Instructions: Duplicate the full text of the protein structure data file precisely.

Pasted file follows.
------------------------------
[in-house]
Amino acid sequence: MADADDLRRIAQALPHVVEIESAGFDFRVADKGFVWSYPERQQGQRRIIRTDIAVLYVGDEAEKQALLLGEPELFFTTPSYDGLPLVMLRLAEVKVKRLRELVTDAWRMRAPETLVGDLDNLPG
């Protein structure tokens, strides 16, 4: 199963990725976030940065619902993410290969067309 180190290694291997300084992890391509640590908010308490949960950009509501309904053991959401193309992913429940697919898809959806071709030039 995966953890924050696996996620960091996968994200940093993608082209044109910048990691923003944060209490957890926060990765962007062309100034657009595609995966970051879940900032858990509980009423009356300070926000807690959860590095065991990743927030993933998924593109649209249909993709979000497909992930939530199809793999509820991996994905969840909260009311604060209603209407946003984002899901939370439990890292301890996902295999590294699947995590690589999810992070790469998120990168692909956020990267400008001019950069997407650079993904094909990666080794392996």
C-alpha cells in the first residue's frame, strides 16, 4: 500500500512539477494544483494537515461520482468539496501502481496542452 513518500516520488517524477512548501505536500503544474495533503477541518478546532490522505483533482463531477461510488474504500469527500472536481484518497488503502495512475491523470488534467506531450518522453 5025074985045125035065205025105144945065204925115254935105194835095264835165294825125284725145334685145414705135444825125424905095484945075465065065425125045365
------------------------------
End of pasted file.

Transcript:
[in-house]
Amino acid sequence: MADADDLRRIAQALPHVVEIESAGFDFRVADKGFVWSYPERQQGQRRIIRTDIAVLYVGDEAEKQALLLGEPELFFTTPSYDGLPLVMLRLAEVKVKRLRELVTDAWRMRAPETLVGDLDNLPG
């Protein structure tokens, strides 16, 4: 199963990725976030940065619902993410290969067309 180190290694291997300084992890391509640590908010308490949960950009509501309904053991959401193309992913429940697919898809959806071709030039 995966953890924050696996996620960091996968994200940093993608082209044109910048990691923003944060209490957890926060990765962007062309100034657009595609995966970051879940900032858990509980009423009356300070926000807690959860590095065991990743927030993933998924593109649209249909993709979000497909992930939530199809793999509820991996994905969840909260009311604060209603209407946003984002899901939370439990890292301890996902295999590294699947995590690589999810992070790469998120990168692909956020990267400008001019950069997407650079993904094909990666080794392996």
C-alpha cells in the first residue's frame, strides 16, 4: 500500500512539477494544483494537515461520482468539496501502481496542452 513518500516520488517524477512548501505536500503544474495533503477541518478546532490522505483533482463531477461510488474504500469527500472536481484518497488503502495512475491523470488534467506531450518522453 5025074985045125035065205025105144945065204925115254935105194835095264835165294825125284725145334685145414705135444825125424905095484945075465065065425125045365